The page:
Consultations were happening. The signals were there. The waters were being tested. But, as I wrote last week, if only people got out of their echo chambers and took off their blinkers to see around. The Indian ‘Kashmir experts’ from the international junket circuit thought their views were infallible and the two leading mainstream dynasties believed their ‘buy in’ was indispensable. In one stroke, Modi and Shah smashed the delusions of the first and showed the second their place in the new scheme of things.
It will be instructive to study the split between the parties that came out in support for the BJP and the ones who objected.
The Biju Janata Dal (BJD), Bahujan Samaj Party (BSP) and YSR Congress were the unexpected allies. Aam Aadmi Party leader Arvind Kejriwal's backing was amusing. But the Janata Dal (United), on the other hand, raised eyebrows by walking out.
However, what was most intriguing was how the Congress appeared divided down the middle on the issue.
It was natural for a Ghulam Nabi Azad, who hails from Kashmir and has been the architect of many pacts for the Congress in the state, to vociferously decry the move. But to find the Congress’ Chief Whip in the Rajya Sabha, Bhubaneswar Kalita, resigning in protest from the party, saying “Congress is committing suicide”, the party’s legal eagle MP Abhishek Singhvi endorsing the political wisdom of removing Article 370, and veteran leader Janardan Dwivedi saying it was “a historical mistake reversed today”, was surprising. One of the Congress’ young Turks, Deepender Hooda, questioned the need for having a proviso like Article 370 in this day and age.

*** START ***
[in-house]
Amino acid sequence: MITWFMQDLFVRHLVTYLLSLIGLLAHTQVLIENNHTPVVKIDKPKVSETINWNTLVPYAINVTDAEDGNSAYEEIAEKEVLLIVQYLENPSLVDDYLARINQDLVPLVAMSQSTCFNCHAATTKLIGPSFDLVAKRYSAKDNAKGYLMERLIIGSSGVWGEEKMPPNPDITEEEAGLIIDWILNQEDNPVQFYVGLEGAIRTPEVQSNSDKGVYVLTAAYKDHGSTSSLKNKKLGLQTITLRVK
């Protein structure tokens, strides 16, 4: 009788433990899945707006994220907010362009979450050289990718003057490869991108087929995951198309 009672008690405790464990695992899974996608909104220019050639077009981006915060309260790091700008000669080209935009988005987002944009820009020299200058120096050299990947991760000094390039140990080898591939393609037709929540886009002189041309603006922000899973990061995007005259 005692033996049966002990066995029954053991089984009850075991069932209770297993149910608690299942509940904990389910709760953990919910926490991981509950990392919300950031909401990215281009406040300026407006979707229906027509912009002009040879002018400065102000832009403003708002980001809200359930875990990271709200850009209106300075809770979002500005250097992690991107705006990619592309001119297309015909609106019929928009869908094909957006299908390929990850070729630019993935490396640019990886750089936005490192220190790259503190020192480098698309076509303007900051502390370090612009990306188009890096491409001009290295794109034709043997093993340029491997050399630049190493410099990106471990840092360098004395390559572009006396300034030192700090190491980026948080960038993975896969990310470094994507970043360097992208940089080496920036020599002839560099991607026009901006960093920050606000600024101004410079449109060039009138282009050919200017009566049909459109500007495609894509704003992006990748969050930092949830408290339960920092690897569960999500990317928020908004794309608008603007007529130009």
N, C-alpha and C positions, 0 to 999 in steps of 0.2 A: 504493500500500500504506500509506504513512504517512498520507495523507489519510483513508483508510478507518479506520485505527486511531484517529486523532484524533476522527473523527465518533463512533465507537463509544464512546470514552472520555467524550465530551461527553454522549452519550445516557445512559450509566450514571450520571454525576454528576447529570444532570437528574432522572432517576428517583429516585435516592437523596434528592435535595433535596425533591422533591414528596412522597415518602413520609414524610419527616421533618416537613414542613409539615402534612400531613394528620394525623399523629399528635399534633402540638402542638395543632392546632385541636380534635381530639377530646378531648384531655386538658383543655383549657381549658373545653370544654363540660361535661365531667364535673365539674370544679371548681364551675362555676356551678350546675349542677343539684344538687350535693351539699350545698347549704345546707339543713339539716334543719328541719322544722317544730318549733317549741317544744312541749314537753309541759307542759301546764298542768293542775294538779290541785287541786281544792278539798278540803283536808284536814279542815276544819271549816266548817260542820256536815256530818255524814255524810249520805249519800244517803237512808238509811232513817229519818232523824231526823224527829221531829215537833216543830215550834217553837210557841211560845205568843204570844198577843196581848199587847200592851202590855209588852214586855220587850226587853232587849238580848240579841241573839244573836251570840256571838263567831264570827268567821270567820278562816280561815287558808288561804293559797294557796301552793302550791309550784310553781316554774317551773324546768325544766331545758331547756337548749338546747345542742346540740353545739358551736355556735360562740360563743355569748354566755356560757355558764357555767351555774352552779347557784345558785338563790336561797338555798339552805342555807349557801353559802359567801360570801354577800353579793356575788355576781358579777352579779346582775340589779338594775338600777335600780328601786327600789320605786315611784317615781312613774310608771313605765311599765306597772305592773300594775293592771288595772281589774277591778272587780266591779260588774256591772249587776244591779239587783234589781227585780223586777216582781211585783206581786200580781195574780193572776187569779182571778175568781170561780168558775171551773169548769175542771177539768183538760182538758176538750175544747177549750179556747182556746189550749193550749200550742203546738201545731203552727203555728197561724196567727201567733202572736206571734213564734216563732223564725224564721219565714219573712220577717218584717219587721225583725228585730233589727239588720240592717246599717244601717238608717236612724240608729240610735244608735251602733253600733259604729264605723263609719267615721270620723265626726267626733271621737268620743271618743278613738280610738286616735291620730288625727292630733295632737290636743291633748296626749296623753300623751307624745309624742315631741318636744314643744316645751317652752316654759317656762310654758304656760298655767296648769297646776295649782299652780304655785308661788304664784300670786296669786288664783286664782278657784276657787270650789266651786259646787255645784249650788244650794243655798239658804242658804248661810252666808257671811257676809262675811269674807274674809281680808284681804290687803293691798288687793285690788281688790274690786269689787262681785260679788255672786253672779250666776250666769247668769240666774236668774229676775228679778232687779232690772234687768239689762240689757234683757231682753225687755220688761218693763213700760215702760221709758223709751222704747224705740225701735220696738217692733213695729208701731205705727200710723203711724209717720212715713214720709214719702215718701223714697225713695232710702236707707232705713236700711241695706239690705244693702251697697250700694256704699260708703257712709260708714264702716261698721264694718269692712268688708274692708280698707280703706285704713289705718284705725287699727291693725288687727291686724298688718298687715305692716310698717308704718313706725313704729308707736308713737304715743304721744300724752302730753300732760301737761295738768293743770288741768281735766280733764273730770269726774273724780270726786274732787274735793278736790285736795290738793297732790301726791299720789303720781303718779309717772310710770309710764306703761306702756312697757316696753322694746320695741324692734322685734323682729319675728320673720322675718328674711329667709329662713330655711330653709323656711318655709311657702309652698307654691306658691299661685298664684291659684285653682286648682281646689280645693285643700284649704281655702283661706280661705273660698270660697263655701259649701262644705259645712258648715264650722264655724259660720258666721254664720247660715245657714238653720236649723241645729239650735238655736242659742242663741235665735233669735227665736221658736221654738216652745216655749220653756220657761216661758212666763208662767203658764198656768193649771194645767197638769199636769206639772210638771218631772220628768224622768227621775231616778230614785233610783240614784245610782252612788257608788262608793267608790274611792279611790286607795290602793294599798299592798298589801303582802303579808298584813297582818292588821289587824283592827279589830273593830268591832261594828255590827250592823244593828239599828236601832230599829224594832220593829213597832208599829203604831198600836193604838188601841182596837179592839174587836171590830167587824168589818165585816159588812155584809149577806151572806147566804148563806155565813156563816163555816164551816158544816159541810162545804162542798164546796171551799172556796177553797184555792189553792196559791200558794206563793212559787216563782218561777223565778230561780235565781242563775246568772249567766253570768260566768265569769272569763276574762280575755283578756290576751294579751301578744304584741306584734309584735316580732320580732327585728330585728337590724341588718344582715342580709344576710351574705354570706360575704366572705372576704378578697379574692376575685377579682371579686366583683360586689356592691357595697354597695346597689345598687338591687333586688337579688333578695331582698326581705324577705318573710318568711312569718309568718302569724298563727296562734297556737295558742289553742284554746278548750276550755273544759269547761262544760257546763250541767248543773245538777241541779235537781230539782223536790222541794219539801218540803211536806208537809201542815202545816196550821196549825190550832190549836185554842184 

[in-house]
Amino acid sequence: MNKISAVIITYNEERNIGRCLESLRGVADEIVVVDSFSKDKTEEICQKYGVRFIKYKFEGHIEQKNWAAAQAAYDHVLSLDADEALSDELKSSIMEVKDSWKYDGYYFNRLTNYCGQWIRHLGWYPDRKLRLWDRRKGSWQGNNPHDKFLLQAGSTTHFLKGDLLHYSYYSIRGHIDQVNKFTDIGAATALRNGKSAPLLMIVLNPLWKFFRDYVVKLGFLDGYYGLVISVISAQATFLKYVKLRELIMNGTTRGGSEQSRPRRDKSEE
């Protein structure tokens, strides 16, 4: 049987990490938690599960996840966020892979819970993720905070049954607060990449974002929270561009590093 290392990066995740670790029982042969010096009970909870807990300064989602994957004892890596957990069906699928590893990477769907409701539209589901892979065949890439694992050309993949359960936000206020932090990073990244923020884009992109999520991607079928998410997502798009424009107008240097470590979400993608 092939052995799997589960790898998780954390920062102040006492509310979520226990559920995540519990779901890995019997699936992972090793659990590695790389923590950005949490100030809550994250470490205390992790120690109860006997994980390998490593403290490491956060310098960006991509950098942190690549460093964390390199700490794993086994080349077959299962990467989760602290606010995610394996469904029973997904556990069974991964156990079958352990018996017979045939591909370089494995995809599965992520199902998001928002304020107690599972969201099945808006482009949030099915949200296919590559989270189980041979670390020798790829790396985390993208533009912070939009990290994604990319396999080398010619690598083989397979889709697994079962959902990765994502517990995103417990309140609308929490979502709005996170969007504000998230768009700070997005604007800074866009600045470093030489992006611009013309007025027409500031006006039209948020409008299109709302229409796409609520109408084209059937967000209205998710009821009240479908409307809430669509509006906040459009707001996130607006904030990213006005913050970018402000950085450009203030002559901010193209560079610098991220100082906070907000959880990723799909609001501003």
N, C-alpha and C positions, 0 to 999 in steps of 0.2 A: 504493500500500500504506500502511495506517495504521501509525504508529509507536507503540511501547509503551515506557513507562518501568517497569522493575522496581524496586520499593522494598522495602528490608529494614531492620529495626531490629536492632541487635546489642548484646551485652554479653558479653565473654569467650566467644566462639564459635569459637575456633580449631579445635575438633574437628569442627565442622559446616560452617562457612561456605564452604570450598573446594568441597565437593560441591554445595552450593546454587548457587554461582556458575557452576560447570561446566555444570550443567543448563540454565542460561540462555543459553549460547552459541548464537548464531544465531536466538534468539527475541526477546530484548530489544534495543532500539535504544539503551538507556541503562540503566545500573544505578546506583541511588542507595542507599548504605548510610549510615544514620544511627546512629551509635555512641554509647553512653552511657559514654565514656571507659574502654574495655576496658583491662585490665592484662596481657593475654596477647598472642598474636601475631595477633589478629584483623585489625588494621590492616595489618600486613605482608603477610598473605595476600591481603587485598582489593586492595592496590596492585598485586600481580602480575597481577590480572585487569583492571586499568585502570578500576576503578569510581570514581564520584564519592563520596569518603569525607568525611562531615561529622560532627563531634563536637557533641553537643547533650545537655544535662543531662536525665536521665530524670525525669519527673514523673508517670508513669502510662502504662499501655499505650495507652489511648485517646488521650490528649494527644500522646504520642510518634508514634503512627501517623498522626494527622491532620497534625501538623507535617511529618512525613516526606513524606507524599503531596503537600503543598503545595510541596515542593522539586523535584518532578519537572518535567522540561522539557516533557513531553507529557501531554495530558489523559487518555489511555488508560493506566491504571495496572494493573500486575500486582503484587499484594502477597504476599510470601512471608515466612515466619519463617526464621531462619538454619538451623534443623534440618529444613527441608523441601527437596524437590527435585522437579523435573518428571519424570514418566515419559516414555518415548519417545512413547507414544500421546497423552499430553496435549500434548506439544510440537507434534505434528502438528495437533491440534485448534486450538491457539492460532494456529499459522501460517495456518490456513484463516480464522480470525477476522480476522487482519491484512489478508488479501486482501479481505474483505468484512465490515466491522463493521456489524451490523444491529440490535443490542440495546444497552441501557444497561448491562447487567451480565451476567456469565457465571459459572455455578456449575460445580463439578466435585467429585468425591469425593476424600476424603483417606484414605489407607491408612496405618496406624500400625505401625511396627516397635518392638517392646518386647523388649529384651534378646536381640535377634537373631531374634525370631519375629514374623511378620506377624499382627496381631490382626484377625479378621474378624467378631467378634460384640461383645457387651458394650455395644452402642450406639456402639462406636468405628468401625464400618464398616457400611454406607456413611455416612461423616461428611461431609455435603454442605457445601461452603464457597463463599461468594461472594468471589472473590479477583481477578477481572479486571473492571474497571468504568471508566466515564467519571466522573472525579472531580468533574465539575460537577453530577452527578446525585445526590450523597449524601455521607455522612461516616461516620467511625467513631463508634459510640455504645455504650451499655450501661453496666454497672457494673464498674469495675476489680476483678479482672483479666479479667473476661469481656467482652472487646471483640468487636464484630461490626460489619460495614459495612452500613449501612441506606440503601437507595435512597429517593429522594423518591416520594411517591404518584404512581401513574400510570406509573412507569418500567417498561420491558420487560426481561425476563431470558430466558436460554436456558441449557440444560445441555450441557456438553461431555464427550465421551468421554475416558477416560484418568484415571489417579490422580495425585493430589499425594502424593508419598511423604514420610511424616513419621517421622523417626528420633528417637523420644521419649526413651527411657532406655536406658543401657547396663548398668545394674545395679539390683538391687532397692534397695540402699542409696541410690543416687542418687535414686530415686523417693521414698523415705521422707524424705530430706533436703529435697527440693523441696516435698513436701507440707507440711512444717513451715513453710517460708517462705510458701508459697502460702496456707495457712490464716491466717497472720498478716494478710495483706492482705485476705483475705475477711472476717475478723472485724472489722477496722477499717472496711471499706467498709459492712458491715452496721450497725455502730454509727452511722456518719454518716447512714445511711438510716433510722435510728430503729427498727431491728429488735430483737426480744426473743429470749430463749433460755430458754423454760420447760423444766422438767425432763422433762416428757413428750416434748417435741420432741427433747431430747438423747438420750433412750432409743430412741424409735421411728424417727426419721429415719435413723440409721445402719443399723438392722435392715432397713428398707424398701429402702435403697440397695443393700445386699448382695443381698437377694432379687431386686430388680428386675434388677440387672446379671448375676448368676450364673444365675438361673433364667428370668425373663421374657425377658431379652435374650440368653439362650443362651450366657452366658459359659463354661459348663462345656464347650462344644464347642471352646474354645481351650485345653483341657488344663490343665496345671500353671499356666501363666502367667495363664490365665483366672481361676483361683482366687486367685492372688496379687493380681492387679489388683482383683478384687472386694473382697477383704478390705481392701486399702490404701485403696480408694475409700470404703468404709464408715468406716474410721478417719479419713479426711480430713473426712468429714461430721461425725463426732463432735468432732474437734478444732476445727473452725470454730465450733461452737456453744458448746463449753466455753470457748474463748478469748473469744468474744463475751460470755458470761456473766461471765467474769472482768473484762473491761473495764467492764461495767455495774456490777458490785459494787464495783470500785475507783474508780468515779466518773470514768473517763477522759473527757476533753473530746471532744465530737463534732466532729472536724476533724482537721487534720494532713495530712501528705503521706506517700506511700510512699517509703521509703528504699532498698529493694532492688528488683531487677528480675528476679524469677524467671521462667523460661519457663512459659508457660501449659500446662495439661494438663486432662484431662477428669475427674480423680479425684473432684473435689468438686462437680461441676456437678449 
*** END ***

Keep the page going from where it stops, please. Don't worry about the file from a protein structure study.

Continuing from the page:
He just quit: Congress leader Bhubaneswar Kalita said his party was wrong in opposing the abrogation of Article 370. (Photo: TV grab/Rajya Sabha TV))
This dissonance may well be symptomatic of the inner-party conflicts within the Congress. But it also prompts one to ask if the alignments of other parties are based more on vote-bank considerations rather than ideological positions.
That brings us to the question of timing.
A popular theory seems to be emerging that while removing Article 370 and 35A was certainly part of the Modi 2.0 agenda, it was brought forward because of US President Donald Trump’s recent cavalier statement about Narendra Modi’s purported request for him to act as a Kashmir mediator and the imminent developments on the Afghanistan-Pakistan border.